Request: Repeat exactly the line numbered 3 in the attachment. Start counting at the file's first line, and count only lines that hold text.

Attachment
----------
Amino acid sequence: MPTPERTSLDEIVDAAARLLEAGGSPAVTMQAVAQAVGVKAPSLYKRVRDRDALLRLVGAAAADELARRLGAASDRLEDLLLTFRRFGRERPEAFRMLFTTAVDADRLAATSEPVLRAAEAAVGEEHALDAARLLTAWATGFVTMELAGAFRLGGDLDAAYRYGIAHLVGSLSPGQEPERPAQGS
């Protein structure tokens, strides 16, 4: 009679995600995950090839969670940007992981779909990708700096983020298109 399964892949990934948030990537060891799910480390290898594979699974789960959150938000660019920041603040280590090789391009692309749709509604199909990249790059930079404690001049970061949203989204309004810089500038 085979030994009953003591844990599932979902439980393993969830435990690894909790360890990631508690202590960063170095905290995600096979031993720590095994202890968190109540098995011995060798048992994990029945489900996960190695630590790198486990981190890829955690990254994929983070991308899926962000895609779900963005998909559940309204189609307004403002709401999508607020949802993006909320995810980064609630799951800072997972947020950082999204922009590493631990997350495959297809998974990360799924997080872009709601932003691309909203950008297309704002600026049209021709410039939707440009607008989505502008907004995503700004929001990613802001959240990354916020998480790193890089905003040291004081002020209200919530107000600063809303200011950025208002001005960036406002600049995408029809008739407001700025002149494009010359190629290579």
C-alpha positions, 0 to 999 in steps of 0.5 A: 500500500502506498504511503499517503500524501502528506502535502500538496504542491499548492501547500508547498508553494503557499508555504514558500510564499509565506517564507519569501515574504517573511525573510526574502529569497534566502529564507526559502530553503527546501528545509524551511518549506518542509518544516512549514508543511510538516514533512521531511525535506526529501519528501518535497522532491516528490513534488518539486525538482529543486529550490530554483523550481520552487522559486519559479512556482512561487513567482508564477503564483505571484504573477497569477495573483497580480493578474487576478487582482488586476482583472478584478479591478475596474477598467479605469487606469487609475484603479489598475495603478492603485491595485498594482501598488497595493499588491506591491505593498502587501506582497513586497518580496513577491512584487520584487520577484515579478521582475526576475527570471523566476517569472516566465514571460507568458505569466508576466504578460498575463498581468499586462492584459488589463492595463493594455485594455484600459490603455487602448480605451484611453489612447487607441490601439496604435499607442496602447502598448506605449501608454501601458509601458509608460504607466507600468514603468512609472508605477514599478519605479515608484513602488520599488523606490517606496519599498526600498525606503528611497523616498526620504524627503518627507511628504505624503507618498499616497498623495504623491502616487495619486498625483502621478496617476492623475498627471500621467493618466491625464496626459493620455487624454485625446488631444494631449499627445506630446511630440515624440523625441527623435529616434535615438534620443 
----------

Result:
C-alpha positions, 0 to 999 in steps of 0.5 A: 500500500502506498504511503499517503500524501502528506502535502500538496504542491499548492501547500508547498508553494503557499508555504514558500510564499509565506517564507519569501515574504517573511525573510526574502529569497534566502529564507526559502530553503527546501528545509524551511518549506518542509518544516512549514508543511510538516514533512521531511525535506526529501519528501518535497522532491516528490513534488518539486525538482529543486529550490530554483523550481520552487522559486519559479512556482512561487513567482508564477503564483505571484504573477497569477495573483497580480493578474487576478487582482488586476482583472478584478479591478475596474477598467479605469487606469487609475484603479489598475495603478492603485491595485498594482501598488497595493499588491506591491505593498502587501506582497513586497518580496513577491512584487520584487520577484515579478521582475526576475527570471523566476517569472516566465514571460507568458505569466508576466504578460498575463498581468499586462492584459488589463492595463493594455485594455484600459490603455487602448480605451484611453489612447487607441490601439496604435499607442496602447502598448506605449501608454501601458509601458509608460504607466507600468514603468512609472508605477514599478519605479515608484513602488520599488523606490517606496519599498526600498525606503528611497523616498526620504524627503518627507511628504505624503507618498499616497498623495504623491502616487495619486498625483502621478496617476492623475498627471500621467493618466491625464496626459493620455487624454485625446488631444494631449499627445506630446511630440515624440523625441527623435529616434535615438534620443 